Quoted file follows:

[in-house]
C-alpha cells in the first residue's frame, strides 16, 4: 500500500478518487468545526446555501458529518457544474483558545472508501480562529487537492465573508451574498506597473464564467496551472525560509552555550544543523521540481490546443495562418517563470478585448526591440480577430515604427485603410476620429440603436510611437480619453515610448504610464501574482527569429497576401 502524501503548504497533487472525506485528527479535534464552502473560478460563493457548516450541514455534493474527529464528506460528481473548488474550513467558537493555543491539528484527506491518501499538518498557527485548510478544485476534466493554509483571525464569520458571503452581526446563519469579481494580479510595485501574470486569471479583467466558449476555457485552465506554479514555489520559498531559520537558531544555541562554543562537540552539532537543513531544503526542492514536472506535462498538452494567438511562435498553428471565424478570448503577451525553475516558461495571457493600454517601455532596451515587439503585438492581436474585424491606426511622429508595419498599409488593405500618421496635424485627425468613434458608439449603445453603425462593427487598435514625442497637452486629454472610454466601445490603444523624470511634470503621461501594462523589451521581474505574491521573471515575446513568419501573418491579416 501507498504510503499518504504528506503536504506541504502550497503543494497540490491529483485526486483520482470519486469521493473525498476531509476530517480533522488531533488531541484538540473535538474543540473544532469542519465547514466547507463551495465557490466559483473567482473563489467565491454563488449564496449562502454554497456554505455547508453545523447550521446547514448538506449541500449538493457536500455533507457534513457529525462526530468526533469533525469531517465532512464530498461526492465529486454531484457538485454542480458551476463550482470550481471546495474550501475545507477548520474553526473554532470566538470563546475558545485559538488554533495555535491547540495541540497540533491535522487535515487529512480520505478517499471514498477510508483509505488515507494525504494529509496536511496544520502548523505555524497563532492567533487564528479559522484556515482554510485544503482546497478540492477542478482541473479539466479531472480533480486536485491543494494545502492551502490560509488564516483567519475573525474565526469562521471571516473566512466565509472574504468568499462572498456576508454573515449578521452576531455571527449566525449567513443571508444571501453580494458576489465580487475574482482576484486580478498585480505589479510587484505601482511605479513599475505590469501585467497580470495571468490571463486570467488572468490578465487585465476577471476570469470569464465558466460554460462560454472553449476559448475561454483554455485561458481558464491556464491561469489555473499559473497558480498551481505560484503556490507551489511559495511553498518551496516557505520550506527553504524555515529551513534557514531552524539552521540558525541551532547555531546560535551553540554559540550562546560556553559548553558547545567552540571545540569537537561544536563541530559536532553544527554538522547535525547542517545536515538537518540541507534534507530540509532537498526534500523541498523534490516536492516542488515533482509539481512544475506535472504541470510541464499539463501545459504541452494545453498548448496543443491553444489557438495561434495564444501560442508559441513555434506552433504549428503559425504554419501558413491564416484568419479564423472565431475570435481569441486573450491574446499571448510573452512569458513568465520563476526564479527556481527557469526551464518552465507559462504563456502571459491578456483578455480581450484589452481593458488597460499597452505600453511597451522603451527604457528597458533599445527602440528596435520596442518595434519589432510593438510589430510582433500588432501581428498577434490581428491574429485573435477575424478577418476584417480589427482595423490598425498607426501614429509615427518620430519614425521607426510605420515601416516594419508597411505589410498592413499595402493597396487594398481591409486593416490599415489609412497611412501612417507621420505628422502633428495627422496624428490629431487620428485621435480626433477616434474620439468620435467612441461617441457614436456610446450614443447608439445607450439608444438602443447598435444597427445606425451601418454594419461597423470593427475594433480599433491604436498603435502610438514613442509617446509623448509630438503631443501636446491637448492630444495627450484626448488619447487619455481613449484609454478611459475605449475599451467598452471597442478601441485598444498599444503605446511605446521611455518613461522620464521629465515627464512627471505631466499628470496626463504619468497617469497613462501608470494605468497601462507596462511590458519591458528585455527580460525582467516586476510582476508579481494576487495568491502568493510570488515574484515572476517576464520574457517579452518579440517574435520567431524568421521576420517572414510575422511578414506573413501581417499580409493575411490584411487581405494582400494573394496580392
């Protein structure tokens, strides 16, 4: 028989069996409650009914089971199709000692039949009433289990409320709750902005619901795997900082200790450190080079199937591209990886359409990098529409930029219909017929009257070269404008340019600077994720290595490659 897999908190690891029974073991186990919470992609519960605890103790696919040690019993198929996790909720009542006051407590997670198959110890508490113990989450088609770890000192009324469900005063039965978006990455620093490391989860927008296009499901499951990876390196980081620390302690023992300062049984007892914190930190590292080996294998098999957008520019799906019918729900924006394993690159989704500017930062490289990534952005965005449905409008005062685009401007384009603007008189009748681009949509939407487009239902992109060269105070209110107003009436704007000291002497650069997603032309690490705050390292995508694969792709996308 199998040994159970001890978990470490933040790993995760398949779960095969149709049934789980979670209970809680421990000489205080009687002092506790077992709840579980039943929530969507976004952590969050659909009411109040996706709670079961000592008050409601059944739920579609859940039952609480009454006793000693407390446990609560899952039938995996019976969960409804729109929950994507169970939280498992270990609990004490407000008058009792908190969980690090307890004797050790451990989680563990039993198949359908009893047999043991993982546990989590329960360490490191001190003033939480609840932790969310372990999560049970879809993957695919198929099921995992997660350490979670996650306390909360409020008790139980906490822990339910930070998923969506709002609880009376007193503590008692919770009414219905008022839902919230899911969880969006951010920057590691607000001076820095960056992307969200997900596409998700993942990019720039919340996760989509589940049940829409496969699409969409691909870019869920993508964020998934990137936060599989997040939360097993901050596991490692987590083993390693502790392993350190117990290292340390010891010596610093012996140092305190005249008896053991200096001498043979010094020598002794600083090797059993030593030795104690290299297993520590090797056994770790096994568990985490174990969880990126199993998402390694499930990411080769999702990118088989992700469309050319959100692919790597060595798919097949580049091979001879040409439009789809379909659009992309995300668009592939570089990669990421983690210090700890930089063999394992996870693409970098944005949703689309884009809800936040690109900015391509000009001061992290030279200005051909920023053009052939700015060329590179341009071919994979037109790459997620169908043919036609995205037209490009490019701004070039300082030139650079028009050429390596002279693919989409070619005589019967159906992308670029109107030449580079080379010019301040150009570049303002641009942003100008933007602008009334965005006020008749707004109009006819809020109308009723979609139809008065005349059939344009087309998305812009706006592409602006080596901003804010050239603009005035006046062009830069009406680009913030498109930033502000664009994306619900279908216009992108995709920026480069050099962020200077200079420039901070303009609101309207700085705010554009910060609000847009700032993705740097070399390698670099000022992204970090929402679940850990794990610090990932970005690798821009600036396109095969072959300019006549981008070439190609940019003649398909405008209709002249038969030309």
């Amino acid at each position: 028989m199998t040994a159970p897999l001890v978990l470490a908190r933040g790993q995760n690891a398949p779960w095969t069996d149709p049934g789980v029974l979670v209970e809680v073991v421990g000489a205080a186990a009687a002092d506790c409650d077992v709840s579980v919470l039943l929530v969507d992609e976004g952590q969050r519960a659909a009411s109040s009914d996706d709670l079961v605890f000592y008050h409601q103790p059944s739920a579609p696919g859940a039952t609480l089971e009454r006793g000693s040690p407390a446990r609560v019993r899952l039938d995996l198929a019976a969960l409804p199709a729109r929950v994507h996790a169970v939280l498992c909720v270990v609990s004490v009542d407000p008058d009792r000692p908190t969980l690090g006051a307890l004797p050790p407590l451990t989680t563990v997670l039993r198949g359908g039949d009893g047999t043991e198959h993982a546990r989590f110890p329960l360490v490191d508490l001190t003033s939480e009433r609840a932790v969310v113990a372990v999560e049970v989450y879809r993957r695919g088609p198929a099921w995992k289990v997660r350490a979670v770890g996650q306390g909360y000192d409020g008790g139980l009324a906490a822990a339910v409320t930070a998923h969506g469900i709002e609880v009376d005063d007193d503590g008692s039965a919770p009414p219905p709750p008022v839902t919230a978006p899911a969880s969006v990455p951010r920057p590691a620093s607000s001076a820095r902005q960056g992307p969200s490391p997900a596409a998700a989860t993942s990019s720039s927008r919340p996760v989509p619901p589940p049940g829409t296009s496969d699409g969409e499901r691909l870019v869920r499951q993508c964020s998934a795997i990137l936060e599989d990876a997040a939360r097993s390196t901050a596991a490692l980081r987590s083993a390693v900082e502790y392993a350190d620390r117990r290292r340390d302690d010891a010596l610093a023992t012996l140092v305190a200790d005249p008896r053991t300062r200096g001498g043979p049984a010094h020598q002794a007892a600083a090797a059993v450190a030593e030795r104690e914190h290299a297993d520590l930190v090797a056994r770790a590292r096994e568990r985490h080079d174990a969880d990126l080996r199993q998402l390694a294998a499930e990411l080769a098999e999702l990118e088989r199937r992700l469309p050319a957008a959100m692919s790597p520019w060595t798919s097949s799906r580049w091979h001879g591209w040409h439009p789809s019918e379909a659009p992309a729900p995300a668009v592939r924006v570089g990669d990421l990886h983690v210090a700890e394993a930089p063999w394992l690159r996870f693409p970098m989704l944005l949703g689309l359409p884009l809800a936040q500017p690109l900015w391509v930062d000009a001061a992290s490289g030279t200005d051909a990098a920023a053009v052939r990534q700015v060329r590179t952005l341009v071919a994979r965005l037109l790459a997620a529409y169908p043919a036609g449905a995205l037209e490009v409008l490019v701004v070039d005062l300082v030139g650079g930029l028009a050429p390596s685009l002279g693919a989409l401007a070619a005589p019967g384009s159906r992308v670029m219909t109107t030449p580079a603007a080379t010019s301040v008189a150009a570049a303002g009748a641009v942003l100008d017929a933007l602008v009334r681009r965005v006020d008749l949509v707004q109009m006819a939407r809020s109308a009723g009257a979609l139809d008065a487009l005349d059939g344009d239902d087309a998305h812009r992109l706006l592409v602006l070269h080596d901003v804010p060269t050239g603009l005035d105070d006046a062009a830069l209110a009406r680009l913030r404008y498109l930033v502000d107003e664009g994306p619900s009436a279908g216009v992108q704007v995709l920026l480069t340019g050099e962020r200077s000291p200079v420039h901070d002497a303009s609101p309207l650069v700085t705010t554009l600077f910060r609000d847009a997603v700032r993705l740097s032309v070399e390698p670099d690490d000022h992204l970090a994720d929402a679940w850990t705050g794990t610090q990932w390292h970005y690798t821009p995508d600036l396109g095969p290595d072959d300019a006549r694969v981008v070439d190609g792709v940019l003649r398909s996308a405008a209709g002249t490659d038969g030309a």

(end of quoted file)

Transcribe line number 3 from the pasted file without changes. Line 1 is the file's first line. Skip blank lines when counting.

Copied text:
């Protein structure tokens, strides 16, 4: 028989069996409650009914089971199709000692039949009433289990409320709750902005619901795997900082200790450190080079199937591209990886359409990098529409930029219909017929009257070269404008340019600077994720290595490659 897999908190690891029974073991186990919470992609519960605890103790696919040690019993198929996790909720009542006051407590997670198959110890508490113990989450088609770890000192009324469900005063039965978006990455620093490391989860927008296009499901499951990876390196980081620390302690023992300062049984007892914190930190590292080996294998098999957008520019799906019918729900924006394993690159989704500017930062490289990534952005965005449905409008005062685009401007384009603007008189009748681009949509939407487009239902992109060269105070209110107003009436704007000291002497650069997603032309690490705050390292995508694969792709996308 199998040994159970001890978990470490933040790993995760398949779960095969149709049934789980979670209970809680421990000489205080009687002092506790077992709840579980039943929530969507976004952590969050659909009411109040996706709670079961000592008050409601059944739920579609859940039952609480009454006793000693407390446990609560899952039938995996019976969960409804729109929950994507169970939280498992270990609990004490407000008058009792908190969980690090307890004797050790451990989680563990039993198949359908009893047999043991993982546990989590329960360490490191001190003033939480609840932790969310372990999560049970879809993957695919198929099921995992997660350490979670996650306390909360409020008790139980906490822990339910930070998923969506709002609880009376007193503590008692919770009414219905008022839902919230899911969880969006951010920057590691607000001076820095960056992307969200997900596409998700993942990019720039919340996760989509589940049940829409496969699409969409691909870019869920993508964020998934990137936060599989997040939360097993901050596991490692987590083993390693502790392993350190117990290292340390010891010596610093012996140092305190005249008896053991200096001498043979010094020598002794600083090797059993030593030795104690290299297993520590090797056994770790096994568990985490174990969880990126199993998402390694499930990411080769999702990118088989992700469309050319959100692919790597060595798919097949580049091979001879040409439009789809379909659009992309995300668009592939570089990669990421983690210090700890930089063999394992996870693409970098944005949703689309884009809800936040690109900015391509000009001061992290030279200005051909920023053009052939700015060329590179341009071919994979037109790459997620169908043919036609995205037209490009490019701004070039300082030139650079028009050429390596002279693919989409070619005589019967159906992308670029109107030449580079080379010019301040150009570049303002641009942003100008933007602008009334965005006020008749707004109009006819809020109308009723979609139809008065005349059939344009087309998305812009706006592409602006080596901003804010050239603009005035006046062009830069009406680009913030498109930033502000664009994306619900279908216009992108995709920026480069050099962020200077200079420039901070303009609101309207700085705010554009910060609000847009700032993705740097070399390698670099000022992204970090929402679940850990794990610090990932970005690798821009600036396109095969072959300019006549981008070439190609940019003649398909405008209709002249038969030309």